Higher education enrollments for all students fell, but more students enrolled in distance education courses than ever before. This is one of the findings of the new “Distance Education Enrollment Report 2017” released by the new Digital Learning Compass partnership.

The report uses data for the 2015 U.S. Department of Education IPEDS Fall Enrollment survey. Since the Fall term of 2012, IPEDS has collected distance education enrollment data. In the report, released today, analysis of both the most current year’s data (2015) and the trends over the past few years are examined. The distance education community is thankful that the Department continues collecting this data.

Who is Digital Learning Compass?

WCET is pleased to partner with the Babson Survey Research Group and e-Literate to update you on distance education enrollments. Together, the three organizations form the Digital Learning Compass, which seeks to be the definitive source of information on the patterns and trends of U.S. postsecondary distance learning. This work is made possible by the sponsorship of Online Learning Consortium, Pearson, and Tyton Partners. Thank you sponsors!

Prior to the IPEDS data collection, Babson conducted its own surveys. Since the IPEDS release, the three organizations worked together and separately in their analyses. We decided that we could accomplish more by partnering. We also like geeking-out on the numbers together.

The Percentage of Students Taking Distance Courses Increases

Again this year, the percentage of students studying exclusively at a distance and those enrolled in some distance courses increased over the previous year. Altogether, more than six million students were enrolled in distance courses in the Fall of 2015.

Title: Percentage of students taking distance courses, 2012-2015. For 2012, 12.6% were exclusively distance and 13.3% were some distance. For 2013, 13.1% were exclusively distance and 14.1% were some distance. For 2014, 13.9% were exclusively distance and 14.2% were some distance. For 2015, 14.3% were exclusively distance and 15.4% were some distance.

The percentage increase is due both to growing enrollments in distance education and decreased enrollments in non-distance course participation. On-campus enrollment has fallen by 5% since 2012. Note that these statistics do not include blended or hybrid courses that replace some of the face-to-face time with online activities.

Distance Education Enrollment Trends Vary Greatly By Sector

The public and the private not-for-profit sectors continue to enjoy healthy growth in distance education enrollments. Meanwhile, the for-profit sector continued its trend of losses. For the for-profit sector, it is important to note that a majority of institutions in that sector actually increased enrollments. A small number of the larger for-profit institutions account for the downturn in the overall numbers for that sector.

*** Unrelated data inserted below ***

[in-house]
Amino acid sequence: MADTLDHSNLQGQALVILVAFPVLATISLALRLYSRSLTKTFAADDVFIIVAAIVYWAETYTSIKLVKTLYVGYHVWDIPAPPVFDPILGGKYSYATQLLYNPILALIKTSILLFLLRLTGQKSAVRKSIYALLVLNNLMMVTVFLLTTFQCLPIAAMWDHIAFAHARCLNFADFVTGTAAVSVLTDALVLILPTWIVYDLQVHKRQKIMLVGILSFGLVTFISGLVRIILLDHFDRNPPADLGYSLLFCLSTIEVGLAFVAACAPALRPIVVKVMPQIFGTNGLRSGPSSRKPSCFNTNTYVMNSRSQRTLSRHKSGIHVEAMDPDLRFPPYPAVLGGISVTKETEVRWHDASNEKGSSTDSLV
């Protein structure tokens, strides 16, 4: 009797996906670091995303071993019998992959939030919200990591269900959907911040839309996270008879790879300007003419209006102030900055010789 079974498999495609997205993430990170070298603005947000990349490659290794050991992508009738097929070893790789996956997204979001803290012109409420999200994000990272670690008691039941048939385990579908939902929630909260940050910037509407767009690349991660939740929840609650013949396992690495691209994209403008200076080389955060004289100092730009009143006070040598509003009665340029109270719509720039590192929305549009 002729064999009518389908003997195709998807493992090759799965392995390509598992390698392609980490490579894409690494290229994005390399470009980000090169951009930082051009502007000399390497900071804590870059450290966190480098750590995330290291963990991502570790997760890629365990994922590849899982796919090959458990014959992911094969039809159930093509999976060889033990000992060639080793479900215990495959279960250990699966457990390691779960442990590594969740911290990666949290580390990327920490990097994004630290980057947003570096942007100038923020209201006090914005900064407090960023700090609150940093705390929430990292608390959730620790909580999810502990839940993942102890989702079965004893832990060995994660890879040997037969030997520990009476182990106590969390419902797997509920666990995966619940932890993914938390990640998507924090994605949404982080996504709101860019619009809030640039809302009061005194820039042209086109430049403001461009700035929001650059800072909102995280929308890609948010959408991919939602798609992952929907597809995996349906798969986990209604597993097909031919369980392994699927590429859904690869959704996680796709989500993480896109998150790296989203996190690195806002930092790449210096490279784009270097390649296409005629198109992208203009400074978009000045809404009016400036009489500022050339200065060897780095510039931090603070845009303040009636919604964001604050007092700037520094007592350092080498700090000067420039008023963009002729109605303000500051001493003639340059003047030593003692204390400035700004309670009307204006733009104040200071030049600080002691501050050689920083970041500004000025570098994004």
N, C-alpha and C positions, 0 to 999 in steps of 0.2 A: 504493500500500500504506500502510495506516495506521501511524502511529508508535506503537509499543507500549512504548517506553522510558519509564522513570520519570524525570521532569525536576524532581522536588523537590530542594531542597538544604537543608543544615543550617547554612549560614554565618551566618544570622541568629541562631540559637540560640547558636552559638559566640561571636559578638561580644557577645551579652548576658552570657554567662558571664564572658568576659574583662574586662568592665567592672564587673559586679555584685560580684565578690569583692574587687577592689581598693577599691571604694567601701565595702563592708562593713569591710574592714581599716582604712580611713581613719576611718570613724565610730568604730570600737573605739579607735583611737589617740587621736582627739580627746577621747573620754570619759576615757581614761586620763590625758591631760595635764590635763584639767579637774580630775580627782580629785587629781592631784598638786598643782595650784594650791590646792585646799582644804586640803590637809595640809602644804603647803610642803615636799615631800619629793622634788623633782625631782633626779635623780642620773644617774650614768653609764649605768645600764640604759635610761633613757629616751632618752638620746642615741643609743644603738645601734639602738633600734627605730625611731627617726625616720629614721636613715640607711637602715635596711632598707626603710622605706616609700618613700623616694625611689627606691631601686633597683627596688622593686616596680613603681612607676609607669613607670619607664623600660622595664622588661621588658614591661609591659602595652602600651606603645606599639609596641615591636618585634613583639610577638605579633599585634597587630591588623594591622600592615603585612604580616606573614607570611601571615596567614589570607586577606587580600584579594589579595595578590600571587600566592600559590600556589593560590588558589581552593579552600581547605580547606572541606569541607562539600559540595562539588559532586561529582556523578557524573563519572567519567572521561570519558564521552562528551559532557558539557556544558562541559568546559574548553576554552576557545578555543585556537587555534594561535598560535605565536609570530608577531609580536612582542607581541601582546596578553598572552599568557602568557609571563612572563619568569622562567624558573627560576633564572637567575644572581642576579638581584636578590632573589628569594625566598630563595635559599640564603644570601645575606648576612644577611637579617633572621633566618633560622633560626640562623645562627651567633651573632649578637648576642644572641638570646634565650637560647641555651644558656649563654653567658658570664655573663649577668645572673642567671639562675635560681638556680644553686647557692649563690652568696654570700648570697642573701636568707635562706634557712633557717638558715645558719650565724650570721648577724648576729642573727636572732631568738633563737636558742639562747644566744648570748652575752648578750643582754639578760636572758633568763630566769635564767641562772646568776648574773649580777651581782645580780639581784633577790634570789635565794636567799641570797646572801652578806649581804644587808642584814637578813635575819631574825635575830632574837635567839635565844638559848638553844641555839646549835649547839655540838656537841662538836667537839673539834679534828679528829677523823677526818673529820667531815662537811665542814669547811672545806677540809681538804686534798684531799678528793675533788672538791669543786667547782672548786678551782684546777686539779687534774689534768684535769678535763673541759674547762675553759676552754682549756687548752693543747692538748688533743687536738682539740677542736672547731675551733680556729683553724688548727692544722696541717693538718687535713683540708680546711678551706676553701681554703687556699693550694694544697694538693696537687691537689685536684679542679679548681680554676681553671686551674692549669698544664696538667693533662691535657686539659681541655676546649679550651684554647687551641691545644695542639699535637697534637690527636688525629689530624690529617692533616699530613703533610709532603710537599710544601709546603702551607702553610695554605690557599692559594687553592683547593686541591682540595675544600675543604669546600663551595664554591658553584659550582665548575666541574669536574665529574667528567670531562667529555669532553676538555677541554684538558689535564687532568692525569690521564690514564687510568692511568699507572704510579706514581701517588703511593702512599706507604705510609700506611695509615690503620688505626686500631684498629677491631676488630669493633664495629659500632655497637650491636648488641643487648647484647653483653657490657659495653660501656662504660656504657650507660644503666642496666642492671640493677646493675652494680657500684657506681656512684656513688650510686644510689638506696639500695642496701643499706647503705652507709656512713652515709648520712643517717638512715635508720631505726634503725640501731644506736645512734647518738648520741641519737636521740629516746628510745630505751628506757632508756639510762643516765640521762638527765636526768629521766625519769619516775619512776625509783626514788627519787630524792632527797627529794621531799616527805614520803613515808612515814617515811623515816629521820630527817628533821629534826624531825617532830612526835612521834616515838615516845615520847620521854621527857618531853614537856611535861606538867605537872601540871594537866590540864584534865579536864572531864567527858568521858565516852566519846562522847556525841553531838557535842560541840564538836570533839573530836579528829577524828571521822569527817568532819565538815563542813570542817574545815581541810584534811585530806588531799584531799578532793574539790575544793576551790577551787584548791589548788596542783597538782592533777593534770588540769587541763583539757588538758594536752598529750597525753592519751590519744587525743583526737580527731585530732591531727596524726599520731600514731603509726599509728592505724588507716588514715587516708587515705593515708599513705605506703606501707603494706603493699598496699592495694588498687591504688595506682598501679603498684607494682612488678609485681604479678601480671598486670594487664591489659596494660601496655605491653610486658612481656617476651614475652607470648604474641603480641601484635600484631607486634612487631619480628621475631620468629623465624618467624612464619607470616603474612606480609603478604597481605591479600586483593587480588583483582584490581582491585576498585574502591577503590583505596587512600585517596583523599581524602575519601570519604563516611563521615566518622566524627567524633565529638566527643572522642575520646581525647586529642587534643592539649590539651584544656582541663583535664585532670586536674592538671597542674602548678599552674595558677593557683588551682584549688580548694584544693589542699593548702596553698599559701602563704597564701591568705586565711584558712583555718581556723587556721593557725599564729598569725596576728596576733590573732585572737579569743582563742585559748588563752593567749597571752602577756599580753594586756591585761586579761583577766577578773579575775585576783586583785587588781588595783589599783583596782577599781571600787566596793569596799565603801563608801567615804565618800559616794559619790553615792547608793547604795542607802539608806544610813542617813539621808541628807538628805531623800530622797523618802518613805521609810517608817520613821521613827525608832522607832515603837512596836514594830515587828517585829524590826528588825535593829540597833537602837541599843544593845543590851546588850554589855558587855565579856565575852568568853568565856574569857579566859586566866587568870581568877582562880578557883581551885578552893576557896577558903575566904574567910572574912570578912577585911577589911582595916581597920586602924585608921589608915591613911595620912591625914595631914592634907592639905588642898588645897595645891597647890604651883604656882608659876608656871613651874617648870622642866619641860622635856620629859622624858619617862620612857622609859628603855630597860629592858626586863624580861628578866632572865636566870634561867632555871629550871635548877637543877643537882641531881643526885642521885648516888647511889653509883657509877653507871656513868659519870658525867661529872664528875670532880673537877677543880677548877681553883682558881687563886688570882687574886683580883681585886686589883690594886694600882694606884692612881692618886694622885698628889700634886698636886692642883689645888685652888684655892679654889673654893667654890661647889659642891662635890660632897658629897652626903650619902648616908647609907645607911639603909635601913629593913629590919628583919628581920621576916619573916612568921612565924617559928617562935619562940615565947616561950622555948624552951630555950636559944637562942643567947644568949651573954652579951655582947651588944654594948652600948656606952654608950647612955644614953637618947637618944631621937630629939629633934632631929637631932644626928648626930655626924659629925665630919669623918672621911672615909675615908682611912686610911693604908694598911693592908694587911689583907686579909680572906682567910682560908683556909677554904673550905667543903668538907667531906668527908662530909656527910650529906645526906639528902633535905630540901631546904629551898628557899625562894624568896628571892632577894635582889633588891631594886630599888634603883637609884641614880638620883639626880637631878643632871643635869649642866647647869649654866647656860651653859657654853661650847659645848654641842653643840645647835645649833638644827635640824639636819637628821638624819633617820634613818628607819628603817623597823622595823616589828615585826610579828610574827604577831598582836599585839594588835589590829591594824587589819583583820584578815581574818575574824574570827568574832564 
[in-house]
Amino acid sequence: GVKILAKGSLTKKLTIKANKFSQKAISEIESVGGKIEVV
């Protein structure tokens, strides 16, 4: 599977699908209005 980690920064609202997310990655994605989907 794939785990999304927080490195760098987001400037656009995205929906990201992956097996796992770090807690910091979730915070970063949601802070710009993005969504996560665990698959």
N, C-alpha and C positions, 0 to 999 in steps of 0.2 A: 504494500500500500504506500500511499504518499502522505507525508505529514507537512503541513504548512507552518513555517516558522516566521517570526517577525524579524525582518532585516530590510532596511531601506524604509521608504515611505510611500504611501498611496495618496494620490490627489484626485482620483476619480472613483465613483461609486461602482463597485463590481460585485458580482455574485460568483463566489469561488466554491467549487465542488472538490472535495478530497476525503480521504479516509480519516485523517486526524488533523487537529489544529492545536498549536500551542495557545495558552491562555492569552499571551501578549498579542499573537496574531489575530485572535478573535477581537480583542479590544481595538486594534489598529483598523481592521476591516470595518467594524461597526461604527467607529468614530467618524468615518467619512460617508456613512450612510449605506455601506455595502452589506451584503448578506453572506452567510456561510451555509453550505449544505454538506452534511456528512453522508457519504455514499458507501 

Title: Year to year change in distance enrollments, degree-granting institutions, 2012-2015. For 2012 to 2013: Publics increased 161,242 students, non-profits increased 98,480, and for profits declined by 73,577. For 2013 to 2014, publics increased by 113, 154, non-profits increased by 97,976, and for-profits decreased by 27,281. For 2014 to 2015, publics increased by 207,348, non-profits increased by 109,469, and for-profits decreased by 90,442.

While public institutions enjoyed the largest growth, the increases represent a 13.4% change from 2012 to 2015. Over the same time period, the private not-for-profit sector has grown distance education enrollments by 40.0% and private, for-profit institutions have lost 18.0% of their enrollments. Hmmm….guess those numbers will really change in the future if Purdue acquires Kaplan!

It is interesting to note how different sources treat these numbers. One very recent article cited that “fierce competition has tamped down the once-frantic pace of growth,” while another trumpeted growth with a headline declaring that “colleges rush to ramp up online classes.” Are you feeling frantic or rushed…or just confused? Growth is sustained only when done thoughtfully.

What’s Next?

If you would like to learn more, I suggest going to the Digital Learning Compass site and download the full report. Many thanks to WCET’s Rosa Calabrese and WICHE’s Jon Fellers for the work on creating this website!

You can watch an archive of a WCET webcast in which the results were discussed.

Later this year, we will be releasing additional “in-depth” reports that examine particular aspects of the data. If you would like to sponsor such a report, let me know.

Next week watch for interviews regarding the differences in distance education definitions.

My Digital Learning Compass friends and I encourage your feedback and questions.


Russ Poulin holding a baseball bat.Russell Poulin
Director, Policy & Analysis
WCET – The WICHE Cooperative for Educational Technologies
rpoulin@wiche.edu    @russpoulin


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